Cricket's new golden girls clash in WBBL

Australian cricket has its two new golden girls with Ashleigh Gardner and Tahlia McGrath's rise to prominence highlighted in the WBBL final.

Gardner this week added the WBBL MVP award to her status as reigning Belinda Clark Medallist, with the Sydney Sixers allrounder one of the most dangerous players in the game.

In the past two years she has struck at more than 100 for Australia in both white-ball formats and averaged 36.15, and also being the team's third highest wicket-taker with 25.

She will loom as the Sixers' X-factor, with her 85 from 48 last week against the Sydney Thunder demonstrating that Saturday's venue in North Sydney Oval is far too small for her.

McGrath's run is arguably better.

The Adelaide Strikers skipper was named as Australia's new vice-captain for the tour of India following an incredible 18 months.

Out of the national team before last summer, McGrath is now a permanent fixture averaging 56.15 across all formats since.

Australia have for a long time had one of the most dependable cores in world cricket, with Meg Lanning, Alyssa Healy and Ellyse Perry leading the way.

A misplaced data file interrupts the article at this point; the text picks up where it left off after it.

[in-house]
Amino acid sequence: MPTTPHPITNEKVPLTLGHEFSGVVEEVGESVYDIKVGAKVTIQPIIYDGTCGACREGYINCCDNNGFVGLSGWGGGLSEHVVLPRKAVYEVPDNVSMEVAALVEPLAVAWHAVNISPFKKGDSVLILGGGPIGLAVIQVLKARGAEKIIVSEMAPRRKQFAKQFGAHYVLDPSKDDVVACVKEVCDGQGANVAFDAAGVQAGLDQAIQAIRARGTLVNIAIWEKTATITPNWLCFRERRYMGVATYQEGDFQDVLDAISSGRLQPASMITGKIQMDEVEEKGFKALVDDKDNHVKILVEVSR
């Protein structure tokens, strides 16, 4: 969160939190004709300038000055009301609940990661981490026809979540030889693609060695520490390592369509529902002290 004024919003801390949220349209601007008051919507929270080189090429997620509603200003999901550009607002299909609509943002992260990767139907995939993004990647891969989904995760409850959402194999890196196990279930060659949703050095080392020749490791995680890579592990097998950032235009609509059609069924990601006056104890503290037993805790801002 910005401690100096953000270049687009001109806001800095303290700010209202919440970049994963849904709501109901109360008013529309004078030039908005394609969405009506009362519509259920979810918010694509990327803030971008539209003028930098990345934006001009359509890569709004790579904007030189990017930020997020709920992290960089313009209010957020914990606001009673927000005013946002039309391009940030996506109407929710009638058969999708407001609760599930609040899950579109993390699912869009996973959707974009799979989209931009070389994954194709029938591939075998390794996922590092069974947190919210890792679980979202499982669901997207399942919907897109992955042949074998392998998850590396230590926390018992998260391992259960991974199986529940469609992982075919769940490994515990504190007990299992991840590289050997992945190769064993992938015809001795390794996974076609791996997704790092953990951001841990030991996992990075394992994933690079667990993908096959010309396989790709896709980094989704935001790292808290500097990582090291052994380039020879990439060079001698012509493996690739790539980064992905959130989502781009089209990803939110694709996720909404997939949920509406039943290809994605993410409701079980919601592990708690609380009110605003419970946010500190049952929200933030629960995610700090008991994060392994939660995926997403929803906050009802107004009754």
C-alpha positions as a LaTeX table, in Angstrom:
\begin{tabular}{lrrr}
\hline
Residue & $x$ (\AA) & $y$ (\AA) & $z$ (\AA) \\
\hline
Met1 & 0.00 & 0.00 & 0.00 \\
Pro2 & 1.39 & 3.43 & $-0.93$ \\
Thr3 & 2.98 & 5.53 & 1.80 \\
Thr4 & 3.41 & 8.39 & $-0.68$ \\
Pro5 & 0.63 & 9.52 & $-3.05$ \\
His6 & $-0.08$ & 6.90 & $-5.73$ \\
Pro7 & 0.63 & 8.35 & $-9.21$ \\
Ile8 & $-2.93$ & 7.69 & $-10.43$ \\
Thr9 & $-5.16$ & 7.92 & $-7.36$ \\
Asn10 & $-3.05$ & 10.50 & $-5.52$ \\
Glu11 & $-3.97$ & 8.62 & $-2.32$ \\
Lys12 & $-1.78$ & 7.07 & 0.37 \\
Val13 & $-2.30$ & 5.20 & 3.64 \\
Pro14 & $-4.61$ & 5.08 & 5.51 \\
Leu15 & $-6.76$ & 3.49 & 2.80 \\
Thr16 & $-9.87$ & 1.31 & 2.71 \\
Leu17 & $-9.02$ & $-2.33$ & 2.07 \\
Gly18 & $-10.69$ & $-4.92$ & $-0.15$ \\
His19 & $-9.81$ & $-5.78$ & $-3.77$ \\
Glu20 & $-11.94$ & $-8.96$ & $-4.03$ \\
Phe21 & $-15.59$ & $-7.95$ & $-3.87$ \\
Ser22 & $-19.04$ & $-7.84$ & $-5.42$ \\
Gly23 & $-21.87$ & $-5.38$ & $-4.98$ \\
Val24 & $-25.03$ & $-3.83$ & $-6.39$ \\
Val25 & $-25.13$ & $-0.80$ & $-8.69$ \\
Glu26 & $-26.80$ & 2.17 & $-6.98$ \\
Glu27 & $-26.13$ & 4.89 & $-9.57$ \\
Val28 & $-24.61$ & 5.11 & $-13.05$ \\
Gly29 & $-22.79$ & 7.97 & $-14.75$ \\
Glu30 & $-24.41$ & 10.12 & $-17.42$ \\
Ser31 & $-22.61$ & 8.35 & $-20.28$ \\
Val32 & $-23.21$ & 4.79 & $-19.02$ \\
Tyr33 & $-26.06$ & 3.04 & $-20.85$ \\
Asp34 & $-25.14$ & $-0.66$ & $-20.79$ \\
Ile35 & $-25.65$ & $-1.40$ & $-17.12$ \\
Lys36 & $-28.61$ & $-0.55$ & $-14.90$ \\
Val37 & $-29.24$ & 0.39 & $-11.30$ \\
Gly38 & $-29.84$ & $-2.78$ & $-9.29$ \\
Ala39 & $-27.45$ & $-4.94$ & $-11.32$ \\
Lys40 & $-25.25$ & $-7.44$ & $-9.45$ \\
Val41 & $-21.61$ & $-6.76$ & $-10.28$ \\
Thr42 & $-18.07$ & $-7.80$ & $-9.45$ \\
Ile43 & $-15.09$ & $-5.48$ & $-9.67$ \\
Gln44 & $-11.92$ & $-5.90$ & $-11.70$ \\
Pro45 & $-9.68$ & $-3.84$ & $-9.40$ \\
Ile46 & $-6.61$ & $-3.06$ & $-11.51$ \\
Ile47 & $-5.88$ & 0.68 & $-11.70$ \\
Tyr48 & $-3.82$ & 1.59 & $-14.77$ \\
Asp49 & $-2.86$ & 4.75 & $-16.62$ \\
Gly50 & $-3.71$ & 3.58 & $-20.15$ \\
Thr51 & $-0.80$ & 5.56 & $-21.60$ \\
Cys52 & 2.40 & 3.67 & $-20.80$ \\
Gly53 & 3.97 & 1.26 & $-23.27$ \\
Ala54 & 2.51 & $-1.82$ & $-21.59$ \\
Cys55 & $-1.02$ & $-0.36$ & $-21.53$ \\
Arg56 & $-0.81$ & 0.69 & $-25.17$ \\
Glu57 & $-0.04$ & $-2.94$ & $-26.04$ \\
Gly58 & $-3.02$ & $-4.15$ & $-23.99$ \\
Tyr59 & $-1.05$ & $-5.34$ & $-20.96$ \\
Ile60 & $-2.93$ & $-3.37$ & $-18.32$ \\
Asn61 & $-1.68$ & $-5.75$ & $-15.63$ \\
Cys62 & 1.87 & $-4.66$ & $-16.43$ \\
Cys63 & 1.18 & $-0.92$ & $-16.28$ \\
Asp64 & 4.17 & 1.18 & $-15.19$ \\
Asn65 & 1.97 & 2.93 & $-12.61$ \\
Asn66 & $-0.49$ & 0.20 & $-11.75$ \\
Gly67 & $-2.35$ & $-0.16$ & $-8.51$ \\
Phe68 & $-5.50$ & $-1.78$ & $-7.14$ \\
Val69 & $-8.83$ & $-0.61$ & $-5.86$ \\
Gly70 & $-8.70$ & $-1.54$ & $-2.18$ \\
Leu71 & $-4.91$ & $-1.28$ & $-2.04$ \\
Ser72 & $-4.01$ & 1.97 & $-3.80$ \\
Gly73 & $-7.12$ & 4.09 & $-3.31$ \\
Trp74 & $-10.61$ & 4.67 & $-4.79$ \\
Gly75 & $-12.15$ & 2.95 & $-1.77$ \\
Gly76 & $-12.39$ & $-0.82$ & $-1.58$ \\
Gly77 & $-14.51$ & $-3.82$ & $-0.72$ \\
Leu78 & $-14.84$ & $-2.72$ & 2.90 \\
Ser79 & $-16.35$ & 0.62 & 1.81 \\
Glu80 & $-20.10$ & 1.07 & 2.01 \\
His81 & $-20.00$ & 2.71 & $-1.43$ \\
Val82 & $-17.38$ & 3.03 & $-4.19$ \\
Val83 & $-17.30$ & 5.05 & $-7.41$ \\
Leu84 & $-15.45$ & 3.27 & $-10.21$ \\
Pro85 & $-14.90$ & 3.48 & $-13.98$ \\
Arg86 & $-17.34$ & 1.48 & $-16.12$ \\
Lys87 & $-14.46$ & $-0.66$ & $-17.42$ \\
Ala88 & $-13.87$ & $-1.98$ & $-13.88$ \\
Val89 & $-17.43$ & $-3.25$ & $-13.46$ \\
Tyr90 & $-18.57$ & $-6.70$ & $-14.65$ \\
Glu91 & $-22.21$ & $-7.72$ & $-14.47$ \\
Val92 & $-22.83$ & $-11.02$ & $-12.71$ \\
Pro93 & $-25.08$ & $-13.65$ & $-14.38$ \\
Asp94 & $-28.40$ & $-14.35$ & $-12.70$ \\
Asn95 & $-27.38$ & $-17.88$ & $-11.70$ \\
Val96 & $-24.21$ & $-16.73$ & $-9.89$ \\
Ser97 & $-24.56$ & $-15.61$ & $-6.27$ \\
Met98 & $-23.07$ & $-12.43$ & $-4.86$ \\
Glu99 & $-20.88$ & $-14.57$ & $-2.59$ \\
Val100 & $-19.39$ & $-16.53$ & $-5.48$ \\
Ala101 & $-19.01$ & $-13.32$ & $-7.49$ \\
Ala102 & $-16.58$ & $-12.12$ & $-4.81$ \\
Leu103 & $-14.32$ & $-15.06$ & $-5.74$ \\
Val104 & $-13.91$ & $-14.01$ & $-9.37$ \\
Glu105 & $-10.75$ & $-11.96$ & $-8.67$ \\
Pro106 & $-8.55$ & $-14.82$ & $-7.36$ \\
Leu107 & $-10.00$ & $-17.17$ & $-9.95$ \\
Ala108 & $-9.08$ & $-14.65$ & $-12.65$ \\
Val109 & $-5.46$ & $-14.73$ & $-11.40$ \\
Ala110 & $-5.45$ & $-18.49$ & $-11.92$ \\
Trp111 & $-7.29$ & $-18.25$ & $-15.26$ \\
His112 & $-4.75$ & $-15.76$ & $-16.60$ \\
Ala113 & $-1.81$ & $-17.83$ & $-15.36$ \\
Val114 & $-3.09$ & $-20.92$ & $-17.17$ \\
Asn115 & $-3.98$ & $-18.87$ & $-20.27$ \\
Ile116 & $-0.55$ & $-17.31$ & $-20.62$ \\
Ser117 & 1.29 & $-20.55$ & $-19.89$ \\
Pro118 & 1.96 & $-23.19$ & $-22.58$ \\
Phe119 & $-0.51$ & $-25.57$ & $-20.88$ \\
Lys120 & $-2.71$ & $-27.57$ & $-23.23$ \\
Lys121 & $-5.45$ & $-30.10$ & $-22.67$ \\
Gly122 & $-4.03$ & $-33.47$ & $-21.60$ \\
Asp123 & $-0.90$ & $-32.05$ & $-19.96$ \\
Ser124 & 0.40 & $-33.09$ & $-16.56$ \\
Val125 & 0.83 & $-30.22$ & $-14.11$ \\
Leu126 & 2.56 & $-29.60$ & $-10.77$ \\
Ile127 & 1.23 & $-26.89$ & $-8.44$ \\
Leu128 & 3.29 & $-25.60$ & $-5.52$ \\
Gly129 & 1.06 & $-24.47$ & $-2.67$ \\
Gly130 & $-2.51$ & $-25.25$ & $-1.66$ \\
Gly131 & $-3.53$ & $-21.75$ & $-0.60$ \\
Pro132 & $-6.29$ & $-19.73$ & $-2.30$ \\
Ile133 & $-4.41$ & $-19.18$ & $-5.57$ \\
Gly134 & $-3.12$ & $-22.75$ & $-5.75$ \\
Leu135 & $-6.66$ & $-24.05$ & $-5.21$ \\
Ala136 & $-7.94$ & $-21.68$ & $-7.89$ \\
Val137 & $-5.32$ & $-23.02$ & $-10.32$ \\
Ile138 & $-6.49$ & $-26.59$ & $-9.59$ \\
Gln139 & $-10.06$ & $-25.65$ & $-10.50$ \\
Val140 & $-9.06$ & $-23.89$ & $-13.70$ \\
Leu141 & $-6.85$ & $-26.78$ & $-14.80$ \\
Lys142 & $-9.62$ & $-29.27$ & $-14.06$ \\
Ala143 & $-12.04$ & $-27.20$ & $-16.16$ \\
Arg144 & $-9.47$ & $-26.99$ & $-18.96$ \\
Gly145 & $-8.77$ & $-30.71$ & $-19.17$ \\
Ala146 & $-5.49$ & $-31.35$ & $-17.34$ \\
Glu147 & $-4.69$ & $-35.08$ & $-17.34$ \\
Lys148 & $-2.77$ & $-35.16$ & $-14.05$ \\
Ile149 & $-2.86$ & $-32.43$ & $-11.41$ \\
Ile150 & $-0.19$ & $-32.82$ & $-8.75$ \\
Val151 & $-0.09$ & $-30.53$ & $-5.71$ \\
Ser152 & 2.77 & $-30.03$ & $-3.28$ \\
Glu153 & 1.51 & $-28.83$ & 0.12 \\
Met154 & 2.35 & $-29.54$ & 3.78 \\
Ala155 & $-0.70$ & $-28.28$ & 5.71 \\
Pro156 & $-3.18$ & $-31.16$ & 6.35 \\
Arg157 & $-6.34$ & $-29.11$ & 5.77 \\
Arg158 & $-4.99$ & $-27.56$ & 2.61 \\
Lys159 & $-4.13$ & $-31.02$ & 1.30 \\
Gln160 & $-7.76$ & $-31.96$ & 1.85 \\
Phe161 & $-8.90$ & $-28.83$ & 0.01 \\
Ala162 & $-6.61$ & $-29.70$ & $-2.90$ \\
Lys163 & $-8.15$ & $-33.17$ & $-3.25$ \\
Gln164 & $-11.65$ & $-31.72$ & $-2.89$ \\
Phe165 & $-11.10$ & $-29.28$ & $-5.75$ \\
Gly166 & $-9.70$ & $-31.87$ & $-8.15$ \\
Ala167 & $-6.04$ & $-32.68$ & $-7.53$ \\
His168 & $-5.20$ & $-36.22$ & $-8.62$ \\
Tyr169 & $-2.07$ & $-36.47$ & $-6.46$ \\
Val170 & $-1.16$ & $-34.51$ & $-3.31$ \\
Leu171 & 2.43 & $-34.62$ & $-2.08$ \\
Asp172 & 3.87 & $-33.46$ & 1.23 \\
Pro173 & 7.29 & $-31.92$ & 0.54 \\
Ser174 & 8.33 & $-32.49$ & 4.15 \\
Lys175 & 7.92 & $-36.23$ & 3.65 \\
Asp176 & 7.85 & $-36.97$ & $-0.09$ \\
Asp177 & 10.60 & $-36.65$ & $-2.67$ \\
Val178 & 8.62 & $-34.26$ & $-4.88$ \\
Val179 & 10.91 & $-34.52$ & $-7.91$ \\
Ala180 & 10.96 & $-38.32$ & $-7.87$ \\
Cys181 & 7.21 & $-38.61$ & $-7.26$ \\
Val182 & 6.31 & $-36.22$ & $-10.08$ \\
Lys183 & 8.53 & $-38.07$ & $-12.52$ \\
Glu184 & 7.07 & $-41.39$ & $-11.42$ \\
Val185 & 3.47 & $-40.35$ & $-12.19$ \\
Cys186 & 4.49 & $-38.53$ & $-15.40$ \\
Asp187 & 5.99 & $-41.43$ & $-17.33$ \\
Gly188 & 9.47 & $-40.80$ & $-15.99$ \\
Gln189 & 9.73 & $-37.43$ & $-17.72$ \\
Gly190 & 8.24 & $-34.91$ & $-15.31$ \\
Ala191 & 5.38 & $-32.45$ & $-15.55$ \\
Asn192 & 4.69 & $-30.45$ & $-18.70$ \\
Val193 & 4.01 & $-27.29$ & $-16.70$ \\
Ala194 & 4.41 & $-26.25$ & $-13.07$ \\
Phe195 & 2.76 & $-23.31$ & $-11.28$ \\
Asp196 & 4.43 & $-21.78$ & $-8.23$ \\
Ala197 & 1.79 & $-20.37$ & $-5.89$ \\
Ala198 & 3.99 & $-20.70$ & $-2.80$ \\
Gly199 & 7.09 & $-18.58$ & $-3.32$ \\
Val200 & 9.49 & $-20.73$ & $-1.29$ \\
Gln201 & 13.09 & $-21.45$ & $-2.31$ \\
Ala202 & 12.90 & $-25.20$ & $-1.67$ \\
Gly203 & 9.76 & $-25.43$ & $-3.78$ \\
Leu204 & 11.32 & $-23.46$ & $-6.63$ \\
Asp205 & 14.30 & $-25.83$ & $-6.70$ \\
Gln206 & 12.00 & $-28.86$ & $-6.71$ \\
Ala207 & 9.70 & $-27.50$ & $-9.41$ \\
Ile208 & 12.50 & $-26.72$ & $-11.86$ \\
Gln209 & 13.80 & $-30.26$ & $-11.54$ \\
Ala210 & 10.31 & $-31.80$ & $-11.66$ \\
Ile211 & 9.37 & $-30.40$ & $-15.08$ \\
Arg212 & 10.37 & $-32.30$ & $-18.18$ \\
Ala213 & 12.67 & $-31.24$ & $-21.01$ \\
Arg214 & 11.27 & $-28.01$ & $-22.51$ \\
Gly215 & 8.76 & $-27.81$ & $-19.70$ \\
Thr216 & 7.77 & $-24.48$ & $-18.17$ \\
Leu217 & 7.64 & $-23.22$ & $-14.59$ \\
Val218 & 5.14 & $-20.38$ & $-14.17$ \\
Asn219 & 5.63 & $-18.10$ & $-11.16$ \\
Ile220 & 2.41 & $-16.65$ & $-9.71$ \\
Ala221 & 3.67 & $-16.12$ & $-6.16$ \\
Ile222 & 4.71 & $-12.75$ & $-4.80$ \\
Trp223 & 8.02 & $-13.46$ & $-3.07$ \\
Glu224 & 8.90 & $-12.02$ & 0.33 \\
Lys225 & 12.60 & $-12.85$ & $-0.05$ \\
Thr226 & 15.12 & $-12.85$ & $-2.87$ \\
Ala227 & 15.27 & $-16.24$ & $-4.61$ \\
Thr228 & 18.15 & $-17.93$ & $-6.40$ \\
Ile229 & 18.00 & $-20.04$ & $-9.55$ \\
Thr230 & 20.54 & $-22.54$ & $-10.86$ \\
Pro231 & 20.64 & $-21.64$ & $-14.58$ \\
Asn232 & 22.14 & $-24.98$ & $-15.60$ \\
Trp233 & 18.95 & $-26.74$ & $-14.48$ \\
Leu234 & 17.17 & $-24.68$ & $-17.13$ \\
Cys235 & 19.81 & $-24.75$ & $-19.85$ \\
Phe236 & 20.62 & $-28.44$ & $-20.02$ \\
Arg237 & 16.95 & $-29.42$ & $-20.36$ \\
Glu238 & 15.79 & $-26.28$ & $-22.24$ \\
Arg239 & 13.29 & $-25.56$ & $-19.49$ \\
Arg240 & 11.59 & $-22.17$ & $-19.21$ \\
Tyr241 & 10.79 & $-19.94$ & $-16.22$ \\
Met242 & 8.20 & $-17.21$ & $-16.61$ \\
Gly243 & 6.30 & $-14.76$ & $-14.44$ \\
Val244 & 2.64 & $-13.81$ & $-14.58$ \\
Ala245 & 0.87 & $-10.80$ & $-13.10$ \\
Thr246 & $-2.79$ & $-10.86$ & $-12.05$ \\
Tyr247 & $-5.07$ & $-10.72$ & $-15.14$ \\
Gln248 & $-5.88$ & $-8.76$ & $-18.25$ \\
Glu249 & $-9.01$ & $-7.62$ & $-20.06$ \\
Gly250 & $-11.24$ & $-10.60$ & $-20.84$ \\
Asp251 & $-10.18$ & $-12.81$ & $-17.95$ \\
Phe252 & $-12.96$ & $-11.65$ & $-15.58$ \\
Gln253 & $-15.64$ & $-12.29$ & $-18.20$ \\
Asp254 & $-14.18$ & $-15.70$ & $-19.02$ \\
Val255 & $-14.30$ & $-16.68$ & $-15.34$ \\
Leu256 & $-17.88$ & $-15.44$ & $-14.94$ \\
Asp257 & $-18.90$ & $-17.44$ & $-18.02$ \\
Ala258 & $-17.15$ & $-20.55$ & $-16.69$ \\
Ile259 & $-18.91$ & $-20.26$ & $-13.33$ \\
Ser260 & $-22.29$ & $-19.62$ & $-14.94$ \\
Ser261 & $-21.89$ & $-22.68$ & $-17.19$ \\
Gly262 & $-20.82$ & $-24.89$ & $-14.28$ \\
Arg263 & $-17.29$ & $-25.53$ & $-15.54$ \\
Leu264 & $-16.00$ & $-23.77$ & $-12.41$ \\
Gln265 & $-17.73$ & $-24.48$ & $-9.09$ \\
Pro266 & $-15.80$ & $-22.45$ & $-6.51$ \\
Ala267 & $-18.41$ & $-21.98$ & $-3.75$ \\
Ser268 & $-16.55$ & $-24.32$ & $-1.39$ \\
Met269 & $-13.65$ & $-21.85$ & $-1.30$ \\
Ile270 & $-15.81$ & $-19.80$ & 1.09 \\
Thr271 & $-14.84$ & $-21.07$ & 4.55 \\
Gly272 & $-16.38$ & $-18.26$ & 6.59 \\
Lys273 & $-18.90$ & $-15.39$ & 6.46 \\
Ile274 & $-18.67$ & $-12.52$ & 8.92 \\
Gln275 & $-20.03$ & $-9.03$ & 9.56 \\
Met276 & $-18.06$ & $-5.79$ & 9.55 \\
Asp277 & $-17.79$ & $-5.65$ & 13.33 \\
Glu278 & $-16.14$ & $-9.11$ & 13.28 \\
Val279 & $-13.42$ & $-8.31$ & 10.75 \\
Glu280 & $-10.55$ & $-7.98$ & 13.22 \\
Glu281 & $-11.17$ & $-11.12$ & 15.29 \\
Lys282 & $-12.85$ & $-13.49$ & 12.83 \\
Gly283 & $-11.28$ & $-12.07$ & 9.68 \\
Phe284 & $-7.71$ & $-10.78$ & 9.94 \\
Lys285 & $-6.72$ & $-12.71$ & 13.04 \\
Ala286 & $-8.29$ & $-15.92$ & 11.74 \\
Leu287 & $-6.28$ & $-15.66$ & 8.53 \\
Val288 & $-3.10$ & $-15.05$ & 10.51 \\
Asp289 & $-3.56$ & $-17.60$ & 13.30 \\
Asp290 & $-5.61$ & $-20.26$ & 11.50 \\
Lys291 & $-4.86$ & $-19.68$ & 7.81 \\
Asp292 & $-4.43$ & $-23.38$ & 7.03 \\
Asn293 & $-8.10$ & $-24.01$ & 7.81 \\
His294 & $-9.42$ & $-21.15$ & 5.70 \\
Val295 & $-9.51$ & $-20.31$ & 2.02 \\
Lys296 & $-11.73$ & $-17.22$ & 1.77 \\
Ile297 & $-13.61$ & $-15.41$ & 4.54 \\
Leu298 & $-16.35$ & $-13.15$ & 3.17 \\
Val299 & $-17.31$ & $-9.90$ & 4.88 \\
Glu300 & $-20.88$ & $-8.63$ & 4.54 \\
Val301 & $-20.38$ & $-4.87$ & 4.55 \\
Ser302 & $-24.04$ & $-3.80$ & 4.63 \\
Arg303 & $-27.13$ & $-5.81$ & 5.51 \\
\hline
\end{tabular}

But at a time where a changing of the guard looms, Gardner and McGrath sit at the front of it.

"The way Ash is putting together her cricket resume, she has already achieved so much, but she has a lot left to achieve too," Perry said.

"But if you look around Australian cricket, there are that many superstars at the moment.

"Look at Tahlia last year and the 12 months she had.

"Someone like Phoebe Litchfield who has been named in her first Australian team and just the incredible potential she is showing."

Perry has seen Gardner develop since her teenage years at NSW, before watching her explode.

"That comes with continuing to mature and gaining more experience and learning about you game," Perry said.

"It is very much just the start for her. It's scary to think about how young she still is."

Gardner is one of the reasons why the Sixers will enter Saturday's final as favourites.

While they relied heavily on their marquee names such as Healy and Perry in early years, their bounce back has been built on wider contributions this summer.

They've also had a far easier run in than the Strikers, who were forced to take a 6am flight out of Adelaide on Friday to be in Sydney for the final, off just three hours sleep after Thursday's win over Brisbane.

McGrath admitted later that it was "not ideal", but was adamant nothing would stand in her team's way after last year's grand final disappointment against Perth.

"Losing a final is never easy," McGrath said.

"We were pretty disappointed last year and we used that hunger to drive the whole season.

"We're going out there with no fear, to play our best cricket, and we want that trophy pretty bad."